Monday, February 16, 2009

Why creation matters . . .

     During the course of the Thursday morning Bible Study this past week, we took a close look at all the readings. We spent, relative to some of the other readings, however, a great deal of time on the Isaiah 40 passage. It struck more than a few of us as strange that God would address the concerns of an exiled people by returning to the story of creation. If these people truly felt abandoned by God, or that Marduk had conquered Yahweh in the heavens, why would God call upon His prophet to speak of His creation? Where is the pastoral concern in that? What need is He meeting?

     But think about the situation for just a second. Ancient Israel was not unlike us. We often believe that we are trapped, that we are captives of our own prisons. Therapists have made fortunes telling people that they are the way they are because of parent's mistakes or their own mistakes. Society is not allowed to seek justice with respect to criminals because those very criminals who engage in all kinds of activities do so because they were not loved enough or had too tough a childhood to overcome. We believe that we are doomed to be islands because we are unable to commit to relationships because of various hurts and wrongs we have experienced. In short, we have come to believe, like ancient Israel, that God cannot transform us. We have come to believe that God cannot redeem our life's circumstances. We have fallen into that worldly trap that claims you and I should be allowed to do whatever we want, but recognizing that we cannot ever really be changed. We are, and will always continue to be, victims of our own circumstances.

     So why is the story of the creation so important and appropriate to both ancient Israel and ourselves? Because it gives them and us that which we lack most: hope. Think about the world's argument that the cosmos all there is, ever was and ever will be. How can anyone have hope in such a stark worldview? Sounds harsh? Think of science's claims. If science is right about the the forces at work in our cosmos, we have some terrible choices. Does matter precede spirit? If it does, if the Big Bang of science is the truth, you and I are accidental at worst and insignificant at best. If the molecules that make our bodies precede our spirits, "we just got lucky" that we were paired with bodies at all. Did all of this truly happen by chance? If the world formed at the exact distance, and the sun formed at the exact temperature, and the atmosphere formed with this exact composition and the land masses and the water and so on and so on as a matter of random subatomic and larger collisions, then what meaning and purpose can you and I truly have? Put another way, if unstoppable forces caused you to come into being, what chance have you to make any difference in the world? What if the reality that you and I experience is the result of eternal conflict or opposition? What if matter and antimatter, gravity and antigravity, yin and yang, light and darkness are engaged in these ceaseless battle? How can we ever see peace? How can we ever be reconciled to one another, let alone this impersonal battle? Finally, if all these forces are everything that ever was, is, and will be, and if they march along in their efforts and cannot be resisted, what hope is there of transformation? What hope is there for salvation? We are simply caught in a web, caught on a wave, and expected to use it for whatever we can get out of it.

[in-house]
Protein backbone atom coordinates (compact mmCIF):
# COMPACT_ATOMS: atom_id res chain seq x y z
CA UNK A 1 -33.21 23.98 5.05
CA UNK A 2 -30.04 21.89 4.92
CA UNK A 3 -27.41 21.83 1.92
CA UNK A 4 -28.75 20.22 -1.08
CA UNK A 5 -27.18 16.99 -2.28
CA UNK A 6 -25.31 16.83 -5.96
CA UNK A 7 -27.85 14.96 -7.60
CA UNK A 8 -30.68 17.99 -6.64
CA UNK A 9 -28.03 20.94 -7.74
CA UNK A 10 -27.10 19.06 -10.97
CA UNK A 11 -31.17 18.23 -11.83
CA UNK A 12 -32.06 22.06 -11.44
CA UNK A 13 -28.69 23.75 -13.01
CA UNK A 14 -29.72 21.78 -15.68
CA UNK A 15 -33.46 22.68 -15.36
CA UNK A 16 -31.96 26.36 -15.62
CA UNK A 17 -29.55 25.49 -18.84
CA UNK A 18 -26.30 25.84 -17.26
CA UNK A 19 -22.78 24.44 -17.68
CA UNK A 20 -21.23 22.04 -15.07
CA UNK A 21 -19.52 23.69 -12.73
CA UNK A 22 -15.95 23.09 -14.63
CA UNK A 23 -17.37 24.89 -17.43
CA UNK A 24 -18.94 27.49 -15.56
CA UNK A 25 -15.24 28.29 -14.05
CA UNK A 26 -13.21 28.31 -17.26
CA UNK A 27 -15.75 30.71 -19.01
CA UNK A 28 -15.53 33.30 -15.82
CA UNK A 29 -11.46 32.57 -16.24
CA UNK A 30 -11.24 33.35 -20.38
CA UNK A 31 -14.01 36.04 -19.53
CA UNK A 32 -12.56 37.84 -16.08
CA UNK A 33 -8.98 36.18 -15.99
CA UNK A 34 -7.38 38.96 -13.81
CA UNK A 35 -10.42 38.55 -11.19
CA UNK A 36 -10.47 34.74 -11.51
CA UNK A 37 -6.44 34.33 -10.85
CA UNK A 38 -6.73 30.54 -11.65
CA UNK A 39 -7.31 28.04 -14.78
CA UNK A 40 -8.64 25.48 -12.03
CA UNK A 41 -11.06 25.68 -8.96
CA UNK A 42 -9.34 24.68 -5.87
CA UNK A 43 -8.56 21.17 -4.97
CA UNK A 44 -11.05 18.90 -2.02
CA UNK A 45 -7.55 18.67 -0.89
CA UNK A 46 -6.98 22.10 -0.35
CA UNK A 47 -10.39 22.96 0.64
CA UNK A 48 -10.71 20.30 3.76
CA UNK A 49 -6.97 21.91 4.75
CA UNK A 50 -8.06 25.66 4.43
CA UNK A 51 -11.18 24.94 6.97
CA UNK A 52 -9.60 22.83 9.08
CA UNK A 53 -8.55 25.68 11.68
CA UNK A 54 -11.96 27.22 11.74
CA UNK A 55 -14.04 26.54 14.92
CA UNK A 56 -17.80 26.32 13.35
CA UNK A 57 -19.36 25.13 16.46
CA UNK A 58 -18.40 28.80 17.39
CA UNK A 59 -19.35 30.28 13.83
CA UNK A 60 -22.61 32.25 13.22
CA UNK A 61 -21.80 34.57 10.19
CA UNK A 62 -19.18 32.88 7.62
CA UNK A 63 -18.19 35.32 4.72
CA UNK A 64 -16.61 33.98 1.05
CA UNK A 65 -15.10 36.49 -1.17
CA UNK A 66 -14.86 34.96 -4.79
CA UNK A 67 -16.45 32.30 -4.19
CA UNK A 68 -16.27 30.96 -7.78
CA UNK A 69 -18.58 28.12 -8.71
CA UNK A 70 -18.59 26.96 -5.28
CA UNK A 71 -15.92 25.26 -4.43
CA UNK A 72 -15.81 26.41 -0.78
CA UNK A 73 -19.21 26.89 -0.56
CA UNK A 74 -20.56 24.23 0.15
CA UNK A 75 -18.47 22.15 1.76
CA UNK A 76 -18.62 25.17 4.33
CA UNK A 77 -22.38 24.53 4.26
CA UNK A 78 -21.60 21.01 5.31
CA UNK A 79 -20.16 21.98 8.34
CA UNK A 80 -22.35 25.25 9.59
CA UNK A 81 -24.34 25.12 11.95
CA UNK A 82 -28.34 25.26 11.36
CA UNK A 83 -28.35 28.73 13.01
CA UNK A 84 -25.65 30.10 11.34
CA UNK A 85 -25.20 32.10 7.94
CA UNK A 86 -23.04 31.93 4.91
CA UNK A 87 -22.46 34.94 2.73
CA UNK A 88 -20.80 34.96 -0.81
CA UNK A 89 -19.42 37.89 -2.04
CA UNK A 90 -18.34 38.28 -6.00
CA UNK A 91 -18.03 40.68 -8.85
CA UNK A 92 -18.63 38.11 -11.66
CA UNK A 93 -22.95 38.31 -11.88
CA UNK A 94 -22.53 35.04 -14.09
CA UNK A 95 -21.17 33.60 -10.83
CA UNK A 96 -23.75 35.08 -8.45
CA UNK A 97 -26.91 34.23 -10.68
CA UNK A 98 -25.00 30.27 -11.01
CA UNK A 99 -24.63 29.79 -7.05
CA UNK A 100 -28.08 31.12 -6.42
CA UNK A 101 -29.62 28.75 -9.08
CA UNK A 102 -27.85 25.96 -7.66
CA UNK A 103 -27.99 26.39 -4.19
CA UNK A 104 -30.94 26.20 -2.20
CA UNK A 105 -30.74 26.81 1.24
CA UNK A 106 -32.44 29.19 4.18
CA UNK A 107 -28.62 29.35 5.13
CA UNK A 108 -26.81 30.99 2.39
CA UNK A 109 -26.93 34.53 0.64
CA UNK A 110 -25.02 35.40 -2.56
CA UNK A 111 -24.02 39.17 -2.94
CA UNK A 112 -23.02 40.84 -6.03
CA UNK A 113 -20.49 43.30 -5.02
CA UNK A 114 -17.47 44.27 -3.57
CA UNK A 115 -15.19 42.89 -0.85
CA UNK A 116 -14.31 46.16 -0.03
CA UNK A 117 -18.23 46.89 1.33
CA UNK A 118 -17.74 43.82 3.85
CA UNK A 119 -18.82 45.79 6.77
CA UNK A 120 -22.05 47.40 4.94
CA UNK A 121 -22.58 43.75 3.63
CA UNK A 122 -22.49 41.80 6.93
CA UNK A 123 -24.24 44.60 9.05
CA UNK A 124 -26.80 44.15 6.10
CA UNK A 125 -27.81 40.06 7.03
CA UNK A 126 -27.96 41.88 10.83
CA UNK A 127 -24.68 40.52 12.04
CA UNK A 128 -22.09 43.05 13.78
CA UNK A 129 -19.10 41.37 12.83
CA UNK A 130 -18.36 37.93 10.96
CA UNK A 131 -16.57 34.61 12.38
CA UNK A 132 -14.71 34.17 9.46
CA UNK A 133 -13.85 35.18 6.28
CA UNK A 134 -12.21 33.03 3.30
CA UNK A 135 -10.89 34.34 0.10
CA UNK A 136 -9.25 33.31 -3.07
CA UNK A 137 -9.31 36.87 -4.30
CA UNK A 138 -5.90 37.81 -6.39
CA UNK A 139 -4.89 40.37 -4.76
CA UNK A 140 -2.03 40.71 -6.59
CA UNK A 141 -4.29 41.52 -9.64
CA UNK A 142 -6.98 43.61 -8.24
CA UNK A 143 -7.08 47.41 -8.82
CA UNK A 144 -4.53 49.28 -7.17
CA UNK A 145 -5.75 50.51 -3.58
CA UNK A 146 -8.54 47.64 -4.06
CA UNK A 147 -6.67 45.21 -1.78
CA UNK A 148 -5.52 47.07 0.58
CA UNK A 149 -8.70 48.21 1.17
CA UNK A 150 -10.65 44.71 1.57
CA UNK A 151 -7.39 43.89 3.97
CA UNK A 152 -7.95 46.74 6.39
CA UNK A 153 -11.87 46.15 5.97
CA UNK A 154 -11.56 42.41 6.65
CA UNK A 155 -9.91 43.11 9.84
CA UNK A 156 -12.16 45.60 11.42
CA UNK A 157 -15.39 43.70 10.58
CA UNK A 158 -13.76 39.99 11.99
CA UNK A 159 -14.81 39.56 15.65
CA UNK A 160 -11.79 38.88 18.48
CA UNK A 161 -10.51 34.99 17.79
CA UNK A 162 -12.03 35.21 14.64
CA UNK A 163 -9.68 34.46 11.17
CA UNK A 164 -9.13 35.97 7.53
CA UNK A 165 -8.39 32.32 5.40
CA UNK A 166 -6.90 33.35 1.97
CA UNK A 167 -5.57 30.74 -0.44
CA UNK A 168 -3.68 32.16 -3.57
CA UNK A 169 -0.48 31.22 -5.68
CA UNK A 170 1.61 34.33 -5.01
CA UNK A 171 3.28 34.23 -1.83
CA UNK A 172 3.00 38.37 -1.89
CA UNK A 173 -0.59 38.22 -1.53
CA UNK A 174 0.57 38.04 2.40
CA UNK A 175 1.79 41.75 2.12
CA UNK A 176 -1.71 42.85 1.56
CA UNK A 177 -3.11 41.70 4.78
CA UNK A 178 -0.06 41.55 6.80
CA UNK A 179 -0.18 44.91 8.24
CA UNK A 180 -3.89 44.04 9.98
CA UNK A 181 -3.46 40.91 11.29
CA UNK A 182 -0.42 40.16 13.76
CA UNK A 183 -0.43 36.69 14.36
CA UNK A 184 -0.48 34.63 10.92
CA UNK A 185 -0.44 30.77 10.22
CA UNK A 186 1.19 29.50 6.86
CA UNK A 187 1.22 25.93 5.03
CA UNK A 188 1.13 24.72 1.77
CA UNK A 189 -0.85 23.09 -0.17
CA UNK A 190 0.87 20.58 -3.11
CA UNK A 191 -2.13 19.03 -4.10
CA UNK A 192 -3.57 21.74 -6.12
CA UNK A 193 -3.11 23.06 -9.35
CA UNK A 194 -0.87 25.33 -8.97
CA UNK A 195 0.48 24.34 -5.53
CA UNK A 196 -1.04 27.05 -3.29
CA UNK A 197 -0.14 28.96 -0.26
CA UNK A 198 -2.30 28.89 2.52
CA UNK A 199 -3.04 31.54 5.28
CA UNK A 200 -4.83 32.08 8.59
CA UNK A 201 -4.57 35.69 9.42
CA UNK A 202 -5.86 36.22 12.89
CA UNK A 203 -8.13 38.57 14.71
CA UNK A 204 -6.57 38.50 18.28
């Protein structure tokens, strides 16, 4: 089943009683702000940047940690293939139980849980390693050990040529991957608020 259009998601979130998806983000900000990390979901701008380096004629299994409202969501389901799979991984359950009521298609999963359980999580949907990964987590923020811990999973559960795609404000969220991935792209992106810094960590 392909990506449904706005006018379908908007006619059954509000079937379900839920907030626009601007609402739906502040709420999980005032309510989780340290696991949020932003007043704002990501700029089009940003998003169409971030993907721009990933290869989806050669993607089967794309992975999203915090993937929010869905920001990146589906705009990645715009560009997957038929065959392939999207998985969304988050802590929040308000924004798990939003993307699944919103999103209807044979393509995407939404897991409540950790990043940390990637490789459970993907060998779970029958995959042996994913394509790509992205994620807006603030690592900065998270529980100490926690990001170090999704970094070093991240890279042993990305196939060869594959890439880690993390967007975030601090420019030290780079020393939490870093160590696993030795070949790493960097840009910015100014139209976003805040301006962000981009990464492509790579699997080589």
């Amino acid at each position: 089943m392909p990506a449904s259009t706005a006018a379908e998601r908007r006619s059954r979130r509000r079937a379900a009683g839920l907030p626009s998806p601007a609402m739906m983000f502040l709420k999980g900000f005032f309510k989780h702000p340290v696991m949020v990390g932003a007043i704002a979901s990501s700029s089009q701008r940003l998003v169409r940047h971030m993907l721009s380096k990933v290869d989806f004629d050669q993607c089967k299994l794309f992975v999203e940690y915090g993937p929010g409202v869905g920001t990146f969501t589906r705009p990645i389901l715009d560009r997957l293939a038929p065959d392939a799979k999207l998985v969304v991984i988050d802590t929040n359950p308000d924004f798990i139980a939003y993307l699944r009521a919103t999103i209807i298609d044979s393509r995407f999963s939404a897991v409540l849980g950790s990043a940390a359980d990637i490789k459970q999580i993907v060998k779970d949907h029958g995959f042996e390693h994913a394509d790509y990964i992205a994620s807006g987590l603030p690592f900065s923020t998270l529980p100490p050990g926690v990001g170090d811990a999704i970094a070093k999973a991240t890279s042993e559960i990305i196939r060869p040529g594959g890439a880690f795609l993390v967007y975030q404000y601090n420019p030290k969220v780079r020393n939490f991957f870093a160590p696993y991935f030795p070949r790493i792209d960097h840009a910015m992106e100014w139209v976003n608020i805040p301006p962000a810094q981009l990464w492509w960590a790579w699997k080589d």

The creation story and claim of the Bible may not seem important at first glance. Who cares whether God created? What difference does it make if He set these processes in place and stepped back? But for ancient Israel, and for us, it makes all the difference of eternity. Science is useful in that it helps us to understand better the ordering of God's mind. After all, He put the order into chaos. But without the Biblical understanding, without the Biblical claim that God created the heavens and the earth, all that is seen and unseen, you and I can, in the end, have no hope. Isaiah goes to the creation story in his care of exiled Israel because the creation story should give them hope. God ordered all things; God made all things. And God did so with a purpose in mind! We may not know it? His purpose may not work as quickly as we like? But He gives all of this meaning. Better still, He gives you and me a choice!

     Do we suffer the consequences of mistakes that are not of our own doing? We all know that we do. We also all know that we suffer consequences of our own doing, as well. The Gospel news, though, is that those consequences are not fatal traps for each one of us. If God has spoken truly through the ages, if God is working out His plan of salvation, if God has intimately united Himself to us as a perfect Father to His children, you and I have tremendous freedom!  We are free not to remain prisoners. We are free to claim God's love. We are free to accept His gift and pick up our crosses for His glory, knowing that He acts and redeems history at all times. We are free to pray for God's grace and so be transformed that we transcend our pasts! We are free to hope.

     And we are called to carry that message of hope to the rest of the world. We are called to go and claim that the God who created all things loves each individual whom we encounter in our daily life and work. We are called to proclaim the Gospel message that the one who created all things can recreate all things, even our hearts. We are called to proclaim hope to a world so desperately in need.

     "Have you not known? Have you not heard?" The same God who created, the same God who delivered, the same God who has called you can redeem you and and transform your life. Is there any better message? Is there any other person or thing more deserving of our worship, our praise, and our thanksgiving?

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